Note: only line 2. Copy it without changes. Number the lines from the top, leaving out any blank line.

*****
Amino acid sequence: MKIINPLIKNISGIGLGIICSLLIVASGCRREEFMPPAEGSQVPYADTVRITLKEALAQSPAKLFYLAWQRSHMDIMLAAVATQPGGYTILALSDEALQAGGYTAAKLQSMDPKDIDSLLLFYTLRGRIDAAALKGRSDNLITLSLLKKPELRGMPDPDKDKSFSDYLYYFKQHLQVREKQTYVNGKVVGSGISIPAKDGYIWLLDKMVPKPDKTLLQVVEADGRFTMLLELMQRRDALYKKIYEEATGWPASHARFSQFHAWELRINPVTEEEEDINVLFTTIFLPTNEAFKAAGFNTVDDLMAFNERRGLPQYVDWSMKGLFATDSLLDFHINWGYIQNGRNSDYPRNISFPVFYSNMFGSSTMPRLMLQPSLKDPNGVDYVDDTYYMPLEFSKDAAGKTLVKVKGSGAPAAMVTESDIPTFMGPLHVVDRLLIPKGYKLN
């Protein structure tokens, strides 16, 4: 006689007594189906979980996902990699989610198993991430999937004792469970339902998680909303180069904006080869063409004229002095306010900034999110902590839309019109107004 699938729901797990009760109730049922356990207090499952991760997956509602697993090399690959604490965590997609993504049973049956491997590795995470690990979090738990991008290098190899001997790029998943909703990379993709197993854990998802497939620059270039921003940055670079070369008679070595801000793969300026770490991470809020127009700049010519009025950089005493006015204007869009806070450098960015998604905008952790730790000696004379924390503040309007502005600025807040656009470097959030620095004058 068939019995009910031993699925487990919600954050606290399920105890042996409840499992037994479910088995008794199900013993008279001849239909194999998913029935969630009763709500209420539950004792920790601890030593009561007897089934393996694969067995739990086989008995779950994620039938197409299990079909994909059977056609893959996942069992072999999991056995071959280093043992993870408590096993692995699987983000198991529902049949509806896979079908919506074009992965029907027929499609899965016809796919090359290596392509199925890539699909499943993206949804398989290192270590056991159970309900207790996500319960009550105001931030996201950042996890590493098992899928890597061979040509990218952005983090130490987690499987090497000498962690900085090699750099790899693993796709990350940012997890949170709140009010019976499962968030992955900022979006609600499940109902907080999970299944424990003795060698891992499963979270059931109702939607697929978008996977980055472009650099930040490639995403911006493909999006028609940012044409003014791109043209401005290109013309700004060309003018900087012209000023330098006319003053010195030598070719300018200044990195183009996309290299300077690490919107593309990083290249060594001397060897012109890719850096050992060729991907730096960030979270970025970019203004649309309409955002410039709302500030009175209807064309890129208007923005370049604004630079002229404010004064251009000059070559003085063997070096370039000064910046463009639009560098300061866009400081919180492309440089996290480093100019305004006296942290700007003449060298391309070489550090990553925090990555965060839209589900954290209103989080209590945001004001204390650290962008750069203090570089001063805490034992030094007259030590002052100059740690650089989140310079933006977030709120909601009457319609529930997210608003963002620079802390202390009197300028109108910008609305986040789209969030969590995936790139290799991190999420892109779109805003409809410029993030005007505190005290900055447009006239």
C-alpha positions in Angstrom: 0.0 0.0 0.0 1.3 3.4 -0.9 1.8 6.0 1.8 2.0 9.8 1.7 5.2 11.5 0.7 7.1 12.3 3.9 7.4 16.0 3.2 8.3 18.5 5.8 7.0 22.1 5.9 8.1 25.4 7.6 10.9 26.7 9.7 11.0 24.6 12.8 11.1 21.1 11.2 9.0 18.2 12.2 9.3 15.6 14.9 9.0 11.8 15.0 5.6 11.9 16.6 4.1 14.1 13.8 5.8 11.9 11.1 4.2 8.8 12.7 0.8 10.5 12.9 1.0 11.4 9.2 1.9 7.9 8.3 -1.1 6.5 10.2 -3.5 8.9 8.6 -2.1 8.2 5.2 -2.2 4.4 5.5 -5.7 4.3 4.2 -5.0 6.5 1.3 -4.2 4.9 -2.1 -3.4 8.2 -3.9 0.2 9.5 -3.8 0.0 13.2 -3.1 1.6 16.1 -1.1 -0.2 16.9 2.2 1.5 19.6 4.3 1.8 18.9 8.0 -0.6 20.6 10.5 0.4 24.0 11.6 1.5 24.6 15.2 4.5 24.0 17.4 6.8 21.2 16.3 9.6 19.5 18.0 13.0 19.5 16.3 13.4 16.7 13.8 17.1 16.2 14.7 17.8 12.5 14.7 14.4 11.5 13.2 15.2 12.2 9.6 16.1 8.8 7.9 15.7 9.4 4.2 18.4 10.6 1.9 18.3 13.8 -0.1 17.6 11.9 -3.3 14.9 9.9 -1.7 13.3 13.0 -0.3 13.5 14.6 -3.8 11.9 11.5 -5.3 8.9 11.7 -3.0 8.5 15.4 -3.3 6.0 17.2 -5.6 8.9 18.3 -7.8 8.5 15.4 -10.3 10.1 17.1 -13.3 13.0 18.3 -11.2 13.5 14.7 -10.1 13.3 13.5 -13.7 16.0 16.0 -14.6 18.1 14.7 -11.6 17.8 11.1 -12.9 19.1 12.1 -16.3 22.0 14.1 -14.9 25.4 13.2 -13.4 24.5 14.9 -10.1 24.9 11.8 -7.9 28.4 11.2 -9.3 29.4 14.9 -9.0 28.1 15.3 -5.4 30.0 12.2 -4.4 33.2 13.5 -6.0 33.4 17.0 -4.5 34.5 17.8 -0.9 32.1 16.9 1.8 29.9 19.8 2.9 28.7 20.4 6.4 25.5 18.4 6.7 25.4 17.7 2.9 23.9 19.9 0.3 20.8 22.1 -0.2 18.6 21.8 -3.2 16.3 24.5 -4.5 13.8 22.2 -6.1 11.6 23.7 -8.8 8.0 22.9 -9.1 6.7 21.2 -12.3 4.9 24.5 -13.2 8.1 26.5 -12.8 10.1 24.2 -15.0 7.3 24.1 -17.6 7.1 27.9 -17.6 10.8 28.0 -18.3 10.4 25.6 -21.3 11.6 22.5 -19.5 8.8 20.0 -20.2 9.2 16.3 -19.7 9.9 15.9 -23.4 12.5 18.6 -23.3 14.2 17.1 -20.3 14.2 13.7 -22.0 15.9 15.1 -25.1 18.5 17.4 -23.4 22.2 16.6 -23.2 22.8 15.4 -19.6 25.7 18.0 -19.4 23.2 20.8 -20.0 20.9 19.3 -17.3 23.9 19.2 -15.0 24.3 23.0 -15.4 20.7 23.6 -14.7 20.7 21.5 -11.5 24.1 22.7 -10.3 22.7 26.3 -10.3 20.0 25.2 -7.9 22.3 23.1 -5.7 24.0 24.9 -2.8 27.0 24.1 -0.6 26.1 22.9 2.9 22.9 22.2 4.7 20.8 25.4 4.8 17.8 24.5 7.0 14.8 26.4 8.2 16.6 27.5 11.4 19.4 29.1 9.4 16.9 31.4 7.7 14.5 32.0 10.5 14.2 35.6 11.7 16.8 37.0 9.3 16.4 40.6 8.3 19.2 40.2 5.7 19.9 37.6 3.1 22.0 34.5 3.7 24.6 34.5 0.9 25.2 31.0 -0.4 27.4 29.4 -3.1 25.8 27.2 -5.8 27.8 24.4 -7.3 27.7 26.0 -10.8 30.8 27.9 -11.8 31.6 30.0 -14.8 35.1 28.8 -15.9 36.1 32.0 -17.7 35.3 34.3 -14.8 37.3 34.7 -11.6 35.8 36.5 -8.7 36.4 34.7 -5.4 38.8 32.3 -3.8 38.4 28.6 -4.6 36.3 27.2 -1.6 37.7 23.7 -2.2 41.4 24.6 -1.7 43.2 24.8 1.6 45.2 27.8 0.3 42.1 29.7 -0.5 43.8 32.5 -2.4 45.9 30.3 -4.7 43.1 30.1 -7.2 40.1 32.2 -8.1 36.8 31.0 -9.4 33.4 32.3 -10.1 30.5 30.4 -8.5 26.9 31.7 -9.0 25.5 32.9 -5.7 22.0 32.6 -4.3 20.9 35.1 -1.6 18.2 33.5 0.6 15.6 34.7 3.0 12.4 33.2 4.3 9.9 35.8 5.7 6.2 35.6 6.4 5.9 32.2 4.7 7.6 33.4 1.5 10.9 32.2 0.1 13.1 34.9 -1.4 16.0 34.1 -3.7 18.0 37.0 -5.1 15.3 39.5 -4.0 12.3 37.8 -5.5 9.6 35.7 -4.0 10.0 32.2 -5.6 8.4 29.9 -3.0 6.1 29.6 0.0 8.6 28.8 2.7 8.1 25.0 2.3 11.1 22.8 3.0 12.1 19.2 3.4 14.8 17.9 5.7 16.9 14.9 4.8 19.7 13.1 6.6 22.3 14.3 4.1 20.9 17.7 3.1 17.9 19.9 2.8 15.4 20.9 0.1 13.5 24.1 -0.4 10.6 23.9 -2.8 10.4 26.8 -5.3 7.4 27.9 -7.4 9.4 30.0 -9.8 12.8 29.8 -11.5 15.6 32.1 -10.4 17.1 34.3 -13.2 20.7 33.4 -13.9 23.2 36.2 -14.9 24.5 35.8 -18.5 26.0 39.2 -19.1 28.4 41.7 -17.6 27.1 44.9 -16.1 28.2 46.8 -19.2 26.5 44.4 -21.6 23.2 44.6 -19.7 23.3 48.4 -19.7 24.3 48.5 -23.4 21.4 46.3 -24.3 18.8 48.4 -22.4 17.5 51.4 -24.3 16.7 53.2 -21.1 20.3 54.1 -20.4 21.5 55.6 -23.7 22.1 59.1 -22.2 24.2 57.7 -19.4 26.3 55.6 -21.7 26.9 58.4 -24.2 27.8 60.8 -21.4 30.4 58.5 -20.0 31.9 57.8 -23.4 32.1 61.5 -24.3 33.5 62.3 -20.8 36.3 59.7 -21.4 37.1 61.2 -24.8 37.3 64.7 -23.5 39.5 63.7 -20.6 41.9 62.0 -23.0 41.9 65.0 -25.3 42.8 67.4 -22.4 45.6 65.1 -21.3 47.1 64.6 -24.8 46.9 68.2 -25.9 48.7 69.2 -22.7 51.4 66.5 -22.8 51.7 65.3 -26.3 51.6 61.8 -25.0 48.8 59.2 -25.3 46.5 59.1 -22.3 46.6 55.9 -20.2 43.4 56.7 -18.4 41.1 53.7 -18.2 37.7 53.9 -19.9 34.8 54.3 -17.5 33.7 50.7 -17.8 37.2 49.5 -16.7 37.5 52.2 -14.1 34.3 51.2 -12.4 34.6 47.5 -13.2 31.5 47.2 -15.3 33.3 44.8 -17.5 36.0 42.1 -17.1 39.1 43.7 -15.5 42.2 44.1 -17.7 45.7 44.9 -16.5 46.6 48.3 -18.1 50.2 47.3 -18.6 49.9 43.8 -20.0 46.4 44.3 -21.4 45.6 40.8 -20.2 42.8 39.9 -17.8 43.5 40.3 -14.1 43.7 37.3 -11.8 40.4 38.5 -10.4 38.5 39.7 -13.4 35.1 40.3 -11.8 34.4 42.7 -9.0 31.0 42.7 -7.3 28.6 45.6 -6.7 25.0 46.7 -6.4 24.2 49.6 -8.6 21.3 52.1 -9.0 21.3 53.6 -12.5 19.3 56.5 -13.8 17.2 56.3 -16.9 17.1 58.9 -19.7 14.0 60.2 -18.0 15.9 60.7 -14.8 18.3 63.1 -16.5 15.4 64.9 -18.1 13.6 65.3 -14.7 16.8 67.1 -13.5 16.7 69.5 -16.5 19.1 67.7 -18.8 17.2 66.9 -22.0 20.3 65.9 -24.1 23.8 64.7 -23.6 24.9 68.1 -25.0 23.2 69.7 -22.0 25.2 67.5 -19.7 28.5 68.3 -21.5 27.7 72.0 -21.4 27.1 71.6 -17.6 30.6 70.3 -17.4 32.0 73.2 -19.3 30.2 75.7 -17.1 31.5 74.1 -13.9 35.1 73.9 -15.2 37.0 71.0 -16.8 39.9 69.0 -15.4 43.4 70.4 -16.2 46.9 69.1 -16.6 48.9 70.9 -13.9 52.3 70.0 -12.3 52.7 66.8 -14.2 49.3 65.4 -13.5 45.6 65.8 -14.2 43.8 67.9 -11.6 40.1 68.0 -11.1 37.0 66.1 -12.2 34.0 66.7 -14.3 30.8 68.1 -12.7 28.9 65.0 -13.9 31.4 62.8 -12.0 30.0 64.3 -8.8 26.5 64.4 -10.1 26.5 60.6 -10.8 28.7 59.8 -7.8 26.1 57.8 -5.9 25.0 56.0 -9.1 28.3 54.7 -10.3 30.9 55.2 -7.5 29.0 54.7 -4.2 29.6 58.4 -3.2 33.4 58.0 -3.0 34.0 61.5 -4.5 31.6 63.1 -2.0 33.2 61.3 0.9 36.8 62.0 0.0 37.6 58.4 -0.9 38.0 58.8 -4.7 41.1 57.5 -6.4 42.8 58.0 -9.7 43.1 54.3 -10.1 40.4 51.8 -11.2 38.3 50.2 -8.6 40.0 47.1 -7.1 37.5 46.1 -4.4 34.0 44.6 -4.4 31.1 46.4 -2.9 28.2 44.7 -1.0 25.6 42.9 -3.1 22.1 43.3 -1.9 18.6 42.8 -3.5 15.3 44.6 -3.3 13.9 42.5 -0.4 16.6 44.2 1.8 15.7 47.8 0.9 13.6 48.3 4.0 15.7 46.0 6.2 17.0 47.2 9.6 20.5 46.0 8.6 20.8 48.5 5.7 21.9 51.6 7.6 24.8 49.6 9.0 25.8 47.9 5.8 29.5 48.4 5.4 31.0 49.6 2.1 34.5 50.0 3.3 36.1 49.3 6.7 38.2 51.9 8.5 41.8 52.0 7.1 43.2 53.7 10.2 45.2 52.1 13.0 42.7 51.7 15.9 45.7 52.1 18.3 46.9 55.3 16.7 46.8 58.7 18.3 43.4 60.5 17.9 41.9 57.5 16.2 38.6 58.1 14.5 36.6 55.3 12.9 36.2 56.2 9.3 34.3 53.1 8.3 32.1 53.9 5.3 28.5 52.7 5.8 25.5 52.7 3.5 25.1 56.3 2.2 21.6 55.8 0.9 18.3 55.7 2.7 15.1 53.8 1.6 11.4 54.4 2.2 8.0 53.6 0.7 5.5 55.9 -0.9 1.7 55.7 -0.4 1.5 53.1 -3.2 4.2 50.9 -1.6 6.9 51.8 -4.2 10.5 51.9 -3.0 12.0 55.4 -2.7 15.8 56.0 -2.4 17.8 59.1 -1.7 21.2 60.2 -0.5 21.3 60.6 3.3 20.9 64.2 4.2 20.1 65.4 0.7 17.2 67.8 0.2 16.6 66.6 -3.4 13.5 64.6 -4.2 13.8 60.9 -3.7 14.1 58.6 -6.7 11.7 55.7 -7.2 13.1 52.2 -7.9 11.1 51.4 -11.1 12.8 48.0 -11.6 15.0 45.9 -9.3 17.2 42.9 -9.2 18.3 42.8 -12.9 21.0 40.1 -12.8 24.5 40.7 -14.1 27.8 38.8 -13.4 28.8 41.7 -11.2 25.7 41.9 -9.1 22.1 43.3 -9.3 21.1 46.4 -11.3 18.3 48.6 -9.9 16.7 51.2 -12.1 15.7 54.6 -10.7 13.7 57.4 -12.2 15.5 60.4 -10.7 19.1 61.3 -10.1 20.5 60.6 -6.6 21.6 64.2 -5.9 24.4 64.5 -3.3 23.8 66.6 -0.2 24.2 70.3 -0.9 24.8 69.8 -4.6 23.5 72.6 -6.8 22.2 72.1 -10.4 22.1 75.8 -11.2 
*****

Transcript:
């Protein structure tokens, strides 16, 4: 006689007594189906979980996902990699989610198993991430999937004792469970339902998680909303180069904006080869063409004229002095306010900034999110902590839309019109107004 699938729901797990009760109730049922356990207090499952991760997956509602697993090399690959604490965590997609993504049973049956491997590795995470690990979090738990991008290098190899001997790029998943909703990379993709197993854990998802497939620059270039921003940055670079070369008679070595801000793969300026770490991470809020127009700049010519009025950089005493006015204007869009806070450098960015998604905008952790730790000696004379924390503040309007502005600025807040656009470097959030620095004058 068939019995009910031993699925487990919600954050606290399920105890042996409840499992037994479910088995008794199900013993008279001849239909194999998913029935969630009763709500209420539950004792920790601890030593009561007897089934393996694969067995739990086989008995779950994620039938197409299990079909994909059977056609893959996942069992072999999991056995071959280093043992993870408590096993692995699987983000198991529902049949509806896979079908919506074009992965029907027929499609899965016809796919090359290596392509199925890539699909499943993206949804398989290192270590056991159970309900207790996500319960009550105001931030996201950042996890590493098992899928890597061979040509990218952005983090130490987690499987090497000498962690900085090699750099790899693993796709990350940012997890949170709140009010019976499962968030992955900022979006609600499940109902907080999970299944424990003795060698891992499963979270059931109702939607697929978008996977980055472009650099930040490639995403911006493909999006028609940012044409003014791109043209401005290109013309700004060309003018900087012209000023330098006319003053010195030598070719300018200044990195183009996309290299300077690490919107593309990083290249060594001397060897012109890719850096050992060729991907730096960030979270970025970019203004649309309409955002410039709302500030009175209807064309890129208007923005370049604004630079002229404010004064251009000059070559003085063997070096370039000064910046463009639009560098300061866009400081919180492309440089996290480093100019305004006296942290700007003449060298391309070489550090990553925090990555965060839209589900954290209103989080209590945001004001204390650290962008750069203090570089001063805490034992030094007259030590002052100059740690650089989140310079933006977030709120909601009457319609529930997210608003963002620079802390202390009197300028109108910008609305986040789209969030969590995936790139290799991190999420892109779109805003409809410029993030005007505190005290900055447009006239």